Case Study: Elizabeth Gibson Eliza Page
Austin boutique owner discusses the virtues of levels, color and softness in displays.
BY TRACE SHELTON
Published in the July/August 2013 issue
When Elizabeth Gibson launched her Austin, TV-based jewelry boutique, Eliza Page,
she brought a keen sense of brand unity to the store build out, marketing, and even her displays.
“I wanted to bring a different retail jewelry concept to market,” Gibson says. “Merchandising
can be so creative. If you walk into other beautiful stores, they use levels, color, you can try things
on, they’re accessible. I wanted to marry those best practices to a jewelry store.”
Customers love touching jewelry and trying it on. So, Gibson merchandises a long banquet table right down the center of the store with affordable costume jewelry. “It’s our highest volume producer because people can pick things up, try them on and take them to the cash register,” she says.
In terms of display, props and risers are interesting yet unobtrusive. “Everything is clean and simple, from the jewelry we carry to the store itself. It works for our brand and makes the jewelry stand out. You can’t make it too complicated with the displays, or the eye might lose what you’re trying to sell.”
“As any jeweler knows, every piece has a story. Jewelry is art, so having the explanation about who made it and how they were inspired makes it a rich experience for the customer. Jewelry is handmade, and people like to know there’s a person behind it instead of a factory.”
WOOD AND HORN PROPS
“They’re simple and natural elements. Jewelry is hard and metallic, so we try to soften it up when appropriate by using wood and horn. We even have some rocks, leather and felt, and all of that softens the look. Jewelry is such a beautiful product that’s been around so long, it makes sense to do something that’s unexpected.”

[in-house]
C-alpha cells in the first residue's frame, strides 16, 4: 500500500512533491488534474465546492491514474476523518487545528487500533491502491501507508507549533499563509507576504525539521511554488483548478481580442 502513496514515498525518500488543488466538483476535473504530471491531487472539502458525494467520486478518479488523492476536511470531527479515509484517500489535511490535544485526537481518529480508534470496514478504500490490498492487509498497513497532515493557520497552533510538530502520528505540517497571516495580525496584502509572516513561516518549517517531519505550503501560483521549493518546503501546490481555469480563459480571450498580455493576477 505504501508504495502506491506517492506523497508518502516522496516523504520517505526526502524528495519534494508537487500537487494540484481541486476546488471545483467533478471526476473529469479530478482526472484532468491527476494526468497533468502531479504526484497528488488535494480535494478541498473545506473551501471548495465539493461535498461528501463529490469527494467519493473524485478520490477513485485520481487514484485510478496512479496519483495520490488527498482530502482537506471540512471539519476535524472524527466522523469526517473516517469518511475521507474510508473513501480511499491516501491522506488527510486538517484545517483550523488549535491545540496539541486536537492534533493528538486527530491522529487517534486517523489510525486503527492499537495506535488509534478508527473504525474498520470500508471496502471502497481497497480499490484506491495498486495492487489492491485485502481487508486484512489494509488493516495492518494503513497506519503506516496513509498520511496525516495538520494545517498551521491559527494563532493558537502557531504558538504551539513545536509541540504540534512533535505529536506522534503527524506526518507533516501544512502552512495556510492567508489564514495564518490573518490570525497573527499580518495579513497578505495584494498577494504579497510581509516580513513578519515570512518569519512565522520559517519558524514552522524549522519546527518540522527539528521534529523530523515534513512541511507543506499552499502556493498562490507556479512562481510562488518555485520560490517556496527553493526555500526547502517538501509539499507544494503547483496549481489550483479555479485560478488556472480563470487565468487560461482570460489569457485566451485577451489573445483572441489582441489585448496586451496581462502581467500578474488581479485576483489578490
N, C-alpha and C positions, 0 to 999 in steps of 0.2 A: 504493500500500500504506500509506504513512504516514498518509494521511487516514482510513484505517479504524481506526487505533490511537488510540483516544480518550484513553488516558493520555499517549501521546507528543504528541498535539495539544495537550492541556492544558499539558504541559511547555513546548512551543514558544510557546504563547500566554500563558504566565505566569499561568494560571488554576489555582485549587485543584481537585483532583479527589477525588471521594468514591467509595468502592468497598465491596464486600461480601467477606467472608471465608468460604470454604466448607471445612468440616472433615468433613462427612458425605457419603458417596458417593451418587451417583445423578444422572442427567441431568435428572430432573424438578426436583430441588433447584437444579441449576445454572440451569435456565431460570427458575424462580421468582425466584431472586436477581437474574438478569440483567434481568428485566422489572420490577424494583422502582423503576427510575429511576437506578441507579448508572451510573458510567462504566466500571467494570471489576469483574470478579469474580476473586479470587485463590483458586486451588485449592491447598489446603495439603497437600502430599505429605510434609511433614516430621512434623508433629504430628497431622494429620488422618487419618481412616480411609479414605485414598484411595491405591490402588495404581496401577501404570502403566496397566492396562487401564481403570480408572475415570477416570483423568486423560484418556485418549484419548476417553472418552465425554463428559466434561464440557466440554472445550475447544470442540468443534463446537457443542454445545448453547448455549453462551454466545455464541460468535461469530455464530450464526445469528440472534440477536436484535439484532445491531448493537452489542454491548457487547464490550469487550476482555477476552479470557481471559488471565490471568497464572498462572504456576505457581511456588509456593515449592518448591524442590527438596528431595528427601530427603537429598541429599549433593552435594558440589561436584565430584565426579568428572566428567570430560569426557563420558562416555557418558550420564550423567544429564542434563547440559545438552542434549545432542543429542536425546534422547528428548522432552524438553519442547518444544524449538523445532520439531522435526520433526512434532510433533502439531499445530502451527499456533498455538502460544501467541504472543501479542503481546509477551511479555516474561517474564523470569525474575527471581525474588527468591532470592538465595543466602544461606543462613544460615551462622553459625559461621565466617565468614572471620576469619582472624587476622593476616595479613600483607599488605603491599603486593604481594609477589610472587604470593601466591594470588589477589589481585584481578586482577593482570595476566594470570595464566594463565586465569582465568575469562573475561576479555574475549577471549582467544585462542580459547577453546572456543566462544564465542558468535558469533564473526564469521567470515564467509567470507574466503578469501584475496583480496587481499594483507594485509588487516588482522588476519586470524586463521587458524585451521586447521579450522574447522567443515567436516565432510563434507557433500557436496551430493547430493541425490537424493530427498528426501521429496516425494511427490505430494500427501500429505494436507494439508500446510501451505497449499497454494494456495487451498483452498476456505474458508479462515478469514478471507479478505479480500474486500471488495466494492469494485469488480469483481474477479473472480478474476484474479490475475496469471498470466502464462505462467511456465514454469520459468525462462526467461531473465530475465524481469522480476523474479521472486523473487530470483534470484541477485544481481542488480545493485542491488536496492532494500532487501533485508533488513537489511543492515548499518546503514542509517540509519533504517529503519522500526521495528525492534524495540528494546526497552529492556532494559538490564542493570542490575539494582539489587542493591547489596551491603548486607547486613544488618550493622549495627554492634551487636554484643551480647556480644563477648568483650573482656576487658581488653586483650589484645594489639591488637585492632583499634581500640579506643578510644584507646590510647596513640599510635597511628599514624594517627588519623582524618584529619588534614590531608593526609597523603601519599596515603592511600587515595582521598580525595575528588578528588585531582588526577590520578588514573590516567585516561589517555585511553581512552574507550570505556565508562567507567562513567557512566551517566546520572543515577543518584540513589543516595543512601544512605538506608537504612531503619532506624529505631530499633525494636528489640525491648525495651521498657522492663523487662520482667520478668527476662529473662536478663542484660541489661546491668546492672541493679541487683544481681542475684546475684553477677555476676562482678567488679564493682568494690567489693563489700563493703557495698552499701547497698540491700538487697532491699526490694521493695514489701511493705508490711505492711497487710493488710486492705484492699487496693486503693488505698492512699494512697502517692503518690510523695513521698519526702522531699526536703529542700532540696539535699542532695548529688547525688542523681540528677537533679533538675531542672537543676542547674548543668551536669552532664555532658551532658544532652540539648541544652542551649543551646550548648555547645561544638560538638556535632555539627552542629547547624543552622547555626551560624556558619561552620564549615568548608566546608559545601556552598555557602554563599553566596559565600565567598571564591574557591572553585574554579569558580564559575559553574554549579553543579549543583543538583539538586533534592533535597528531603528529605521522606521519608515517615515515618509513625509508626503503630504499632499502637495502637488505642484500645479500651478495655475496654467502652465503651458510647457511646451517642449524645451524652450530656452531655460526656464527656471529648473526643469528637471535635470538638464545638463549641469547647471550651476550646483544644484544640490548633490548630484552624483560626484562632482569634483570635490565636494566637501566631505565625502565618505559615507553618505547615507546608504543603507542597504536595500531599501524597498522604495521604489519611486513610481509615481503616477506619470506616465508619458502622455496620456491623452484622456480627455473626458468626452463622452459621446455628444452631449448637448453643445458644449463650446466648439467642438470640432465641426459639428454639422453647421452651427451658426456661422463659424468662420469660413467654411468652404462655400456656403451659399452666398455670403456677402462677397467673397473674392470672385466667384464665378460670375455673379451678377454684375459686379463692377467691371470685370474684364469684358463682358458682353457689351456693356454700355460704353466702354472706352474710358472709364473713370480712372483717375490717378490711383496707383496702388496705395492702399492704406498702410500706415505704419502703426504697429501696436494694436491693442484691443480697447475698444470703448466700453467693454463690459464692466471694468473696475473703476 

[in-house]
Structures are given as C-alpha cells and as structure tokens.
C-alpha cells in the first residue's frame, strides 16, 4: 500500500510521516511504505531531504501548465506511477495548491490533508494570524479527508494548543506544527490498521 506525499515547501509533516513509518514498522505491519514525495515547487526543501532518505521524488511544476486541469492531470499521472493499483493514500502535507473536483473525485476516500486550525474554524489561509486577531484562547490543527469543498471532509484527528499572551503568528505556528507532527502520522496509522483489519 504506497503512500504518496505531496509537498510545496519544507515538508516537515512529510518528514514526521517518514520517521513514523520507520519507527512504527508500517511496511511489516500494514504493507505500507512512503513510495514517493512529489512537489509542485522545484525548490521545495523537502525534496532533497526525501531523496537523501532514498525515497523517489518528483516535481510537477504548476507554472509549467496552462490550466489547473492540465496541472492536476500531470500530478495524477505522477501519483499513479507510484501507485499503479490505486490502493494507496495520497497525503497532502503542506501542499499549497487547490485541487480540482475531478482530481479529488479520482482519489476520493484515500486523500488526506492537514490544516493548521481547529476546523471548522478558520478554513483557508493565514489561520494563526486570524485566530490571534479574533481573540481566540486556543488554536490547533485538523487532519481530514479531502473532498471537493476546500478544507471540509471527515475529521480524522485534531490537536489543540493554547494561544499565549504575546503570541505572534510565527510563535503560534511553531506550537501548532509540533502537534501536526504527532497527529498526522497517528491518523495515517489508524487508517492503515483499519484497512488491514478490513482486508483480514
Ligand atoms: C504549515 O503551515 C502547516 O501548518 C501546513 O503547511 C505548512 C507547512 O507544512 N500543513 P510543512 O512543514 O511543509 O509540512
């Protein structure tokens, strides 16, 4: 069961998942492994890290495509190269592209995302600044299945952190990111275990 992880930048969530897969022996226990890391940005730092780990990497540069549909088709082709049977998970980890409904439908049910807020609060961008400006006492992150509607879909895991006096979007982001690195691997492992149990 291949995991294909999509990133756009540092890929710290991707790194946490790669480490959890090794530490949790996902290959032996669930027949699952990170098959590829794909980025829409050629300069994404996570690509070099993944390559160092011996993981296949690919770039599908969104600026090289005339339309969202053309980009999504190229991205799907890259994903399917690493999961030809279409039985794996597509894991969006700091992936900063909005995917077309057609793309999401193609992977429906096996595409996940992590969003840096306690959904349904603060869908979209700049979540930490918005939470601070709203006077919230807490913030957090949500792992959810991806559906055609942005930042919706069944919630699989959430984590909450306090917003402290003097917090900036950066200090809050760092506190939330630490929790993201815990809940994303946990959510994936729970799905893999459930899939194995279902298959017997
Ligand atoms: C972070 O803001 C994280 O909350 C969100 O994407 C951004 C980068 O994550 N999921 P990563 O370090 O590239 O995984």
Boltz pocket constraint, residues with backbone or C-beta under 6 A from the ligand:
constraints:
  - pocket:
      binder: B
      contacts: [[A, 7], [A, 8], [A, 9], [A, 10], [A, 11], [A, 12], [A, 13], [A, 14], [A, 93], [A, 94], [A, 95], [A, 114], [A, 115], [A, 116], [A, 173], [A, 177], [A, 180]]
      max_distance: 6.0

“We use a lot of white to help the jewelry pop. We’re working more wood tones into displays just to change it up a bit, but in general, a solid color is a good palette for a tiny product. I’d never consider using a printed fabric — it’s too busy. We’ve used red, purple or gray velvet, but always a solid color.”
“One of my employees is very artistic, and she drew these. The product is so small and we offer a really affordable selection, so I thought it was important to call it out in a handmade way. It’s a nice contrast to have a hand-drawn sign. We’re all bombarded with ‘hard’ things in our lives, and we all crave tactile, softer, warmer experiences. People are really drawn to authentic experiences like that. We’re human, we want to lie in the grass and go to farmers’ markets. And jewelry seems to be going that direction as well. But especially in Austin, which is such an organic city.”
VARYING EYE LEVELS
“It really showcases the product and makes things stand out. You see this in all other retail applications and it can absolutely be applied to jewelry. It’s easy for me, especially since I carry so much costume jewelry, which is a bigger product. But, we still try to do it even with the tiny jewelry pieces. We move things around every day to keep things fresh.”
BIRD AND CORRUGATED WOOD PROPS
“I’m constantly shopping and looking for new elements and ideas, every day, all day long. I would think any retail jewelry owner probably does the same. Anything can be used in display; you just have to think of how it can be used for your brand.”